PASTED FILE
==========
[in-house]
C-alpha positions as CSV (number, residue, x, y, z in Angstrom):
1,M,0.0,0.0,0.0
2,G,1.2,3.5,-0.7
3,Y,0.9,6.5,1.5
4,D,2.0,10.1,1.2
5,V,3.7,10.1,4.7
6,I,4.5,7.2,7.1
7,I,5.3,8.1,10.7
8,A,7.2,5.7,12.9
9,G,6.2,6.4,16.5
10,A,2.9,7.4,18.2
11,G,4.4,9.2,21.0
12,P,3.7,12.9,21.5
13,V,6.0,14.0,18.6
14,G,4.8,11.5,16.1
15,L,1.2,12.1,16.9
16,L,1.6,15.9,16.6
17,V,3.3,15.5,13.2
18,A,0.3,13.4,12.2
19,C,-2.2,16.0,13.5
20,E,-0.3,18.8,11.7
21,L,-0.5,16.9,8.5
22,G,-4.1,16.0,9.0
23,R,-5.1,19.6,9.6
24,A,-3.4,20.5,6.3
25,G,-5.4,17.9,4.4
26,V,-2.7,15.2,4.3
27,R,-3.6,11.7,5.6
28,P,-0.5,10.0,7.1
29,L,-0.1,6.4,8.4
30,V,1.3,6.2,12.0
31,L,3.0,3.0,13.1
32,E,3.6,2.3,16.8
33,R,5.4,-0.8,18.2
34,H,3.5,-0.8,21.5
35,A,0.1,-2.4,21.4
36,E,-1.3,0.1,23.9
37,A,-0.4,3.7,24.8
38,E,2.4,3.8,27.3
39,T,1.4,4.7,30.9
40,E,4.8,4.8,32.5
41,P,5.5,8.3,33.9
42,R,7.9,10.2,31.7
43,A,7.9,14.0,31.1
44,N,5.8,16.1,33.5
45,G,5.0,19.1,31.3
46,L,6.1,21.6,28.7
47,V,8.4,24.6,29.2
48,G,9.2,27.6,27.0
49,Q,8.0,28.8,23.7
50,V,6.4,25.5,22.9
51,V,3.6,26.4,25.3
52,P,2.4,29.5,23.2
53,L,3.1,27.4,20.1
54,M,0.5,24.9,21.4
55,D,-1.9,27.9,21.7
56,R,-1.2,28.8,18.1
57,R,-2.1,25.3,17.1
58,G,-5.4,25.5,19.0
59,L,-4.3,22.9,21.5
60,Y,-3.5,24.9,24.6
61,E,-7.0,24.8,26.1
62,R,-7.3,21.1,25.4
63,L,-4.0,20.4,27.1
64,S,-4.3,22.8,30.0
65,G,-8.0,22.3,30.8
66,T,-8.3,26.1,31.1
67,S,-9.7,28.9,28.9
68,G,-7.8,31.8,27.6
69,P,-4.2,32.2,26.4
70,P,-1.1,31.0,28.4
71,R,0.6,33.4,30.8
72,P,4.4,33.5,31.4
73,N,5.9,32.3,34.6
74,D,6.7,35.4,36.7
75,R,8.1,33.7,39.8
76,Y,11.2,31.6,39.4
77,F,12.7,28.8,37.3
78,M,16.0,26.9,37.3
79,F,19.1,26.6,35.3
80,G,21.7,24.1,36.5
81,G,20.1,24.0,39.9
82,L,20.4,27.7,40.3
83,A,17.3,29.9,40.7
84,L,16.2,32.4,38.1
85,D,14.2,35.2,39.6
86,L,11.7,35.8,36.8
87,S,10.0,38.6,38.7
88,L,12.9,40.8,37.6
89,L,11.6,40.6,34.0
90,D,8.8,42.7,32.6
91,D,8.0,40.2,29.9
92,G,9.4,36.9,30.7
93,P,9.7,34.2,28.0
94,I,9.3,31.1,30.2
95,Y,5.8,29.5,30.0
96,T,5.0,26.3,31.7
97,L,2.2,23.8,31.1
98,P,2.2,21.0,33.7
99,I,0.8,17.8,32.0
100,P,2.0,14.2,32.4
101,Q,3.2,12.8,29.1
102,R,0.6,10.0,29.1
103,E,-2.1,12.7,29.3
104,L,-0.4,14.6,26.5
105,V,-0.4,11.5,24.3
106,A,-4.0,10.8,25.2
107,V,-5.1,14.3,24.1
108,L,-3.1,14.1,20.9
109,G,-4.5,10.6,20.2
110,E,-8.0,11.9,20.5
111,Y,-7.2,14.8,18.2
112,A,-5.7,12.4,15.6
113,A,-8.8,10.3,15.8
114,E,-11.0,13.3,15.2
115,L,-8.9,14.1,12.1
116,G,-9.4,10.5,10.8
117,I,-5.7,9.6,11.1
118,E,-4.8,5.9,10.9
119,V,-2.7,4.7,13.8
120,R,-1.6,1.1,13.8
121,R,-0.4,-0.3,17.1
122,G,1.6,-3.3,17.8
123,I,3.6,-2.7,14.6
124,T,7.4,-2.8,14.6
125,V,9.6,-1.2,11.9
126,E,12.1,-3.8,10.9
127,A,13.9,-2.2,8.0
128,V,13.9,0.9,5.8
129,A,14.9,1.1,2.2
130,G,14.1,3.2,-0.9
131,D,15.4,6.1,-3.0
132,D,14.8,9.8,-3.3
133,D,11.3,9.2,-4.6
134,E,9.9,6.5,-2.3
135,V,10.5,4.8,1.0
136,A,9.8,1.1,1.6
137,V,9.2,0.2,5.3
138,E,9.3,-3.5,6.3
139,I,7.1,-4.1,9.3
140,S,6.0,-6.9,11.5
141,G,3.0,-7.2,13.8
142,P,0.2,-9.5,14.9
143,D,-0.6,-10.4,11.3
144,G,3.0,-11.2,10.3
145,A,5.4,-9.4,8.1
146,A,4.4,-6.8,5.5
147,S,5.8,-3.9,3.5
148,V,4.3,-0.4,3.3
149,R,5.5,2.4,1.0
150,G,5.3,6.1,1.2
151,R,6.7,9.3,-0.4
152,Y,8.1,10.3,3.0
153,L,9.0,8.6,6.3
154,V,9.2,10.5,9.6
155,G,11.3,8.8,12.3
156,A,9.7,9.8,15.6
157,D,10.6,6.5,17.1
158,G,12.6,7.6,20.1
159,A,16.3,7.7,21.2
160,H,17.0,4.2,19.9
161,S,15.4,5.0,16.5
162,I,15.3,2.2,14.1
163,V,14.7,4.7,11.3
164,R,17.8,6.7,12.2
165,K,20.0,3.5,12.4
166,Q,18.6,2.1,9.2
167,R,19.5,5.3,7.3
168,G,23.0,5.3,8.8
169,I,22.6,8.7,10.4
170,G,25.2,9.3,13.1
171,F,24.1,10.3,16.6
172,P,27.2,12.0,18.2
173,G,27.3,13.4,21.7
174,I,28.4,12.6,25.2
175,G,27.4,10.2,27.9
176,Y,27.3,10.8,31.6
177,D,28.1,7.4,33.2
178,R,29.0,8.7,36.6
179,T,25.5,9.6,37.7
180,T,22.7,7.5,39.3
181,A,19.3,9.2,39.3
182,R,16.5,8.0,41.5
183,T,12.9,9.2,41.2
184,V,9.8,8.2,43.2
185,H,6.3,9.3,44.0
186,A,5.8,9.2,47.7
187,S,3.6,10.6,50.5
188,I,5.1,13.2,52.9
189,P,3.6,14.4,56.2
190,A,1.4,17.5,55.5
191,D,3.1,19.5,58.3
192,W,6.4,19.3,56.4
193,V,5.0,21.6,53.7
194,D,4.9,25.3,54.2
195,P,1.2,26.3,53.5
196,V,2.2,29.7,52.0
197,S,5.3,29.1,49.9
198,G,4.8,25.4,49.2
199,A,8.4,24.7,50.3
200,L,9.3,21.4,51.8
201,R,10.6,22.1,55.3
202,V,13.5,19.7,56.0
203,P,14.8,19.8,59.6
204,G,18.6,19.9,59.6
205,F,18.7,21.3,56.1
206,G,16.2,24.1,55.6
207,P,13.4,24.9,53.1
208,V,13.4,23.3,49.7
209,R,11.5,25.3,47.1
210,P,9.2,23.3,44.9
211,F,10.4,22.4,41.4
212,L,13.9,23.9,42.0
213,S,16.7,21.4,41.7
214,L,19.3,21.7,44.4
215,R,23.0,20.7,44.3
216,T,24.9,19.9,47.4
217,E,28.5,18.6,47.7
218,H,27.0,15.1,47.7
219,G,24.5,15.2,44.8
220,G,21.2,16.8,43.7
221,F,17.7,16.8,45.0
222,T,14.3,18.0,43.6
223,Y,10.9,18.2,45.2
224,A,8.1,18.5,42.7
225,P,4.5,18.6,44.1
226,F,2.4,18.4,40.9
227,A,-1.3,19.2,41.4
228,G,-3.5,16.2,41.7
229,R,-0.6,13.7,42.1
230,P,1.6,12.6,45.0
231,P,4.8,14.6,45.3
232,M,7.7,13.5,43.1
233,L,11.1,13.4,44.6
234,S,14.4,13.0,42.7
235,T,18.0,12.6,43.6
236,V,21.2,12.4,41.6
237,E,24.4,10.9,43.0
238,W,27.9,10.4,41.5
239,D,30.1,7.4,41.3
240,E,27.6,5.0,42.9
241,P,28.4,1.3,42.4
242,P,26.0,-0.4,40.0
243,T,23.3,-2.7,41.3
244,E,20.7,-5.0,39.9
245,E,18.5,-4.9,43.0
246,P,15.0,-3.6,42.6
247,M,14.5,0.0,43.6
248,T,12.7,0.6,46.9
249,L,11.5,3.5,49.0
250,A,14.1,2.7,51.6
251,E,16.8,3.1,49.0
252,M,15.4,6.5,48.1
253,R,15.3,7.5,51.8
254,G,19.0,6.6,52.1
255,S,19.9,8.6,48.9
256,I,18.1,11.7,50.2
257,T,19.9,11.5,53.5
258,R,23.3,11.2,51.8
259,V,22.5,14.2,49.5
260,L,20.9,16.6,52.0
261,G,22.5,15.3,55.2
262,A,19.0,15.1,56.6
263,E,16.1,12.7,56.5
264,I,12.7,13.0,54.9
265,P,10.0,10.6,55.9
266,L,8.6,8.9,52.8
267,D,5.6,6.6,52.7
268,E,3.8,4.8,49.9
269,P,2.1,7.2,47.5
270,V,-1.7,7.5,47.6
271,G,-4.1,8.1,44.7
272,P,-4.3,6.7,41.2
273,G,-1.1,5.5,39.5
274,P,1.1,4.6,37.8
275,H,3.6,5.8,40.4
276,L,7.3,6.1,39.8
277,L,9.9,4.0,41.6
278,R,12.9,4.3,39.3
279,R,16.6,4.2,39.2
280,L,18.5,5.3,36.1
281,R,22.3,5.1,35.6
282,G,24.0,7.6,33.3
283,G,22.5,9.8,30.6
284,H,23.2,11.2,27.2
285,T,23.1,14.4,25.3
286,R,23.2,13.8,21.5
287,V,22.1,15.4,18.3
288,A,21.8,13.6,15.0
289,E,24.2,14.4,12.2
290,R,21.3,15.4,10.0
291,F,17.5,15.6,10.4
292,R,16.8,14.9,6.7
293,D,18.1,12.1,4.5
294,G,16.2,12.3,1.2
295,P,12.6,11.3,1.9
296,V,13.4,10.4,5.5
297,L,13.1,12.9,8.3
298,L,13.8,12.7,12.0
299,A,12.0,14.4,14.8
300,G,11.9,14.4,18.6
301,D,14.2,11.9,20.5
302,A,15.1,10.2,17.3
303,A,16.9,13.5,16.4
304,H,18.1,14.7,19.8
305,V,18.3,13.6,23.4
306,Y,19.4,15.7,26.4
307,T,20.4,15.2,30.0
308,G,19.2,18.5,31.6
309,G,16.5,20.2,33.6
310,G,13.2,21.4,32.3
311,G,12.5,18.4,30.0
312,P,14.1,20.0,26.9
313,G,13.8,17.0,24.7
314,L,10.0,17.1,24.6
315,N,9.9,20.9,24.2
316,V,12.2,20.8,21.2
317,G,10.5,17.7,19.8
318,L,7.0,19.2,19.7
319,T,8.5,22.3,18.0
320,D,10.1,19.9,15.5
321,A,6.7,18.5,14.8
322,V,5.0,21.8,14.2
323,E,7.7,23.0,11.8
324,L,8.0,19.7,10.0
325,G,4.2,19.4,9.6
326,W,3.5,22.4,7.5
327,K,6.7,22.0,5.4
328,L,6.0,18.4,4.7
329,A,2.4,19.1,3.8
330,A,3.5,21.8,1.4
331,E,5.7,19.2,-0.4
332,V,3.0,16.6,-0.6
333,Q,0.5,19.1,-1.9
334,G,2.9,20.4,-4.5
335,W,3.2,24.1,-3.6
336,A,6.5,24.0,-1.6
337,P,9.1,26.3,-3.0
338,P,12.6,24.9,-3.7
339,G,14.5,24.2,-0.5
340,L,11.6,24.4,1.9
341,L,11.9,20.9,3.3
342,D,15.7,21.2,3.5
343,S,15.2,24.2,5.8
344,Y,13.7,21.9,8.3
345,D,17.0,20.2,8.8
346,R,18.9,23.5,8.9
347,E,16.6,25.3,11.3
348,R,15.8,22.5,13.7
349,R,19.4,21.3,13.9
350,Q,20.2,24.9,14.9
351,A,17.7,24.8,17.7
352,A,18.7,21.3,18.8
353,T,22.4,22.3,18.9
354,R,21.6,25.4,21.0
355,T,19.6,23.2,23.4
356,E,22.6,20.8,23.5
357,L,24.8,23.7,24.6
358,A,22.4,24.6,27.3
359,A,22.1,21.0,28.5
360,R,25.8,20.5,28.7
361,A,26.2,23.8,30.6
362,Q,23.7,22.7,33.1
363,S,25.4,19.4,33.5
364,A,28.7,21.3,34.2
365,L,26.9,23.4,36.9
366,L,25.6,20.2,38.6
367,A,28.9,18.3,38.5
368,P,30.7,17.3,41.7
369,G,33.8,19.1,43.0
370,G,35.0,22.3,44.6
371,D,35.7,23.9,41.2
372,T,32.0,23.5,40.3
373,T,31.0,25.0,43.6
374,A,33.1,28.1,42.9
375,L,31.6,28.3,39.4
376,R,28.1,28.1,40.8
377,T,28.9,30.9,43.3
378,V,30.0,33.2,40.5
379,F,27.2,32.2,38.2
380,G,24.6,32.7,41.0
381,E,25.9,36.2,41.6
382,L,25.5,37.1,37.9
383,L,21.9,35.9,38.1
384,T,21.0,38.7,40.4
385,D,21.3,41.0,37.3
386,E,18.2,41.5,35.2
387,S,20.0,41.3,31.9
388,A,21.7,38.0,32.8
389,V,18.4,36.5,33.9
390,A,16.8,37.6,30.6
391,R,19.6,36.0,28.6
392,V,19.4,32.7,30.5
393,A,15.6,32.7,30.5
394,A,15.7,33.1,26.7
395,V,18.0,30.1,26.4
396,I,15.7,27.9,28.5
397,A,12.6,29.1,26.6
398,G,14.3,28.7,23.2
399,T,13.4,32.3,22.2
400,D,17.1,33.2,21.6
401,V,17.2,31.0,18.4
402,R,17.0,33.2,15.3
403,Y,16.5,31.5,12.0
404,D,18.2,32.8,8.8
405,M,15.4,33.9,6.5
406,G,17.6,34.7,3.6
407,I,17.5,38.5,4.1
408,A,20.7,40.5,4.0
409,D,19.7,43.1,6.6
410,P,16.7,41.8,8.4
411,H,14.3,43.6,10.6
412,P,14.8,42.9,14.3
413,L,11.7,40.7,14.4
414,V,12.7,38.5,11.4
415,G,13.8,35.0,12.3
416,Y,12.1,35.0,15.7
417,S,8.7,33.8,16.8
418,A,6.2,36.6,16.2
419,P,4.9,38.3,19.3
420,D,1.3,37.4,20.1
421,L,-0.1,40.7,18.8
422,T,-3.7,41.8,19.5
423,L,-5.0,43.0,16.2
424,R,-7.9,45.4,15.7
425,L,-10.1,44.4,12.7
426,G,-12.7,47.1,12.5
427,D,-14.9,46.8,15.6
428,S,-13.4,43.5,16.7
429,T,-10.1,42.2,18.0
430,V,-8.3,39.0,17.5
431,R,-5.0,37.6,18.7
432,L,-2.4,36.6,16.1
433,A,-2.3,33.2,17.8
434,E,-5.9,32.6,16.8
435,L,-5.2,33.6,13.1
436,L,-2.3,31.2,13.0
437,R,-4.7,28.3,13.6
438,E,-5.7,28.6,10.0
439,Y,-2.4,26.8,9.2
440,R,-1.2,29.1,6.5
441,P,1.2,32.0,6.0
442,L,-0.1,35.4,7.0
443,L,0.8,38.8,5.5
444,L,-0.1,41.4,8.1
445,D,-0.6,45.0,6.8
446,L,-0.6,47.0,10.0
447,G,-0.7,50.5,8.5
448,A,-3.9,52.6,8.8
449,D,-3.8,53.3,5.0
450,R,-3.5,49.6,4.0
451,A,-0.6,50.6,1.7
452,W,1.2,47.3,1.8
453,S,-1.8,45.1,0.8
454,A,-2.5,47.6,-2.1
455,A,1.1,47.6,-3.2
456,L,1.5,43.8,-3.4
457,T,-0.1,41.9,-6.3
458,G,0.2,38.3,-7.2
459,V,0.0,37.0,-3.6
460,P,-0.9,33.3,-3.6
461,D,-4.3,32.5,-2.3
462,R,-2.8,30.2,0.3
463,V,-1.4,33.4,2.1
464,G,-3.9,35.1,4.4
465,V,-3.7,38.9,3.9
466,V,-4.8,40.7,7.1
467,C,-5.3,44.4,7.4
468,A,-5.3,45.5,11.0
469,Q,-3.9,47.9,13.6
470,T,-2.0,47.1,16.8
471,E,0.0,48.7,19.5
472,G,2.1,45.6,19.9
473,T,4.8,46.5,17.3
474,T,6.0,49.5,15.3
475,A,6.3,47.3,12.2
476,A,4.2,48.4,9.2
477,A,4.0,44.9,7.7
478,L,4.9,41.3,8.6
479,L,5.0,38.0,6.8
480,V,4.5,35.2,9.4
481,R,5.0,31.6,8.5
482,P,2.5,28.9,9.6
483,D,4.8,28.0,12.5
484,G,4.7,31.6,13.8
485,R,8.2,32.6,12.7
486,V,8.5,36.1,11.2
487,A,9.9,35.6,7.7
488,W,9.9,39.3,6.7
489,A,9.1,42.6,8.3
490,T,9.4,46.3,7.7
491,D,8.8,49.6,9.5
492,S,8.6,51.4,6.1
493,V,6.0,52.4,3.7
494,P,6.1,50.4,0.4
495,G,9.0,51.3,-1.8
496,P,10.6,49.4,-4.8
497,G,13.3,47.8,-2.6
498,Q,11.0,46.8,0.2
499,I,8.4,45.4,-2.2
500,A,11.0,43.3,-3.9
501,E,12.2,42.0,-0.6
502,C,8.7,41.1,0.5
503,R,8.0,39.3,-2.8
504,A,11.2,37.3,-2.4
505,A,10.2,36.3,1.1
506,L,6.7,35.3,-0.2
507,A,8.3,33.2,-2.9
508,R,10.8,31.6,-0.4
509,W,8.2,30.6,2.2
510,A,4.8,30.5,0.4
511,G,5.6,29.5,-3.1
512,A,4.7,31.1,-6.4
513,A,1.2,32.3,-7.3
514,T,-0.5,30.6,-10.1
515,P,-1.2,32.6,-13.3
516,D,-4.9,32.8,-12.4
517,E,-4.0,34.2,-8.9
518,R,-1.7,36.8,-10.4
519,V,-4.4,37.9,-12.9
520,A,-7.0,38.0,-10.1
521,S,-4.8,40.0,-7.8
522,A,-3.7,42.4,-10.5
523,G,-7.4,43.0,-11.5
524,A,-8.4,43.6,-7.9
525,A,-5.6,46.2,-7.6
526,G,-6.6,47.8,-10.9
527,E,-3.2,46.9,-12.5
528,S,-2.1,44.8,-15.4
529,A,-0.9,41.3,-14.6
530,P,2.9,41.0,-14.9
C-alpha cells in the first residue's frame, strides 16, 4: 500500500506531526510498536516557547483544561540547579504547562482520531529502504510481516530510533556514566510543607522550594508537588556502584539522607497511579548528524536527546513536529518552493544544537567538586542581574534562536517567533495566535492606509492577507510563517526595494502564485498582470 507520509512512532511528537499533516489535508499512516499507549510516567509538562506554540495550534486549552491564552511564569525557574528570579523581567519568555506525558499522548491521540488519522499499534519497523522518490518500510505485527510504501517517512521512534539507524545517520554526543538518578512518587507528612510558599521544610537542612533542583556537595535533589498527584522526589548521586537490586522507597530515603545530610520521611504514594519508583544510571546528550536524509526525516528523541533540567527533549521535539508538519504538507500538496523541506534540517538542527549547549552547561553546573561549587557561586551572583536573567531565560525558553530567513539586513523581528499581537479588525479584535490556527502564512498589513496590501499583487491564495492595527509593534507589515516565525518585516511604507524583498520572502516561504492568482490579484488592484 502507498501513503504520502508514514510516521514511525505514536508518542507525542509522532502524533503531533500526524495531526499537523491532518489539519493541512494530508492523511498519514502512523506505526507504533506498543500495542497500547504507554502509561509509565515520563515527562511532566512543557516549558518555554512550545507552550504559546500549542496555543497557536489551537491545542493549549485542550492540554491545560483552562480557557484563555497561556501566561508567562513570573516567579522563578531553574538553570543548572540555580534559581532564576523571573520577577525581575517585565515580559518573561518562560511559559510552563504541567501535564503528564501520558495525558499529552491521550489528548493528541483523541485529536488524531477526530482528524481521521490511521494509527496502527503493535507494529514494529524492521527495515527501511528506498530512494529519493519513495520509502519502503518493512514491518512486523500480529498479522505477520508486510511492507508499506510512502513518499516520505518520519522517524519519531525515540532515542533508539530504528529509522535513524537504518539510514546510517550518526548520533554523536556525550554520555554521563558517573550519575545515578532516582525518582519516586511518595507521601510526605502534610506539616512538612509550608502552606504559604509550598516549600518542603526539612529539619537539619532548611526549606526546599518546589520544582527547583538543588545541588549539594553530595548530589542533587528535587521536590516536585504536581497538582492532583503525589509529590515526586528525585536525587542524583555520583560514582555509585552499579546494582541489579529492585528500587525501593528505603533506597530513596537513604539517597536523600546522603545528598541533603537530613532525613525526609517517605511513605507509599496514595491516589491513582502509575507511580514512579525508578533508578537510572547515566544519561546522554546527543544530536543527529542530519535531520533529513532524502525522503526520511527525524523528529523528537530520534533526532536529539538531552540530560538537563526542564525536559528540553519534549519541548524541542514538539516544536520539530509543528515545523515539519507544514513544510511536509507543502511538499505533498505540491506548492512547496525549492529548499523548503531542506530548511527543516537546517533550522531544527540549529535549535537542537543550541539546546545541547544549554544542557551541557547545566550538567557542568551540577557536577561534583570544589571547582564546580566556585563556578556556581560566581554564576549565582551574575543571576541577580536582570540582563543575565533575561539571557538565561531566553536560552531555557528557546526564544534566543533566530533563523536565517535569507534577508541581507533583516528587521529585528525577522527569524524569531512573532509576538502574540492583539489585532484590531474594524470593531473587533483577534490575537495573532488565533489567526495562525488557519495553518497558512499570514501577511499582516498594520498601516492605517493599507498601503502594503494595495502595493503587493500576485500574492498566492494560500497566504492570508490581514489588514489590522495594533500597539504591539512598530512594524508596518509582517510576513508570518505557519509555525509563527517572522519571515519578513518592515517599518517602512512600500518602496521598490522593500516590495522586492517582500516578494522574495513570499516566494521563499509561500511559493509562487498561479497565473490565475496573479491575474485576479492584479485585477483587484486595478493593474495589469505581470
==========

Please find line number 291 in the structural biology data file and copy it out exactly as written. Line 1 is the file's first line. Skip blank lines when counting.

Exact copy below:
289,E,24.2,14.4,12.2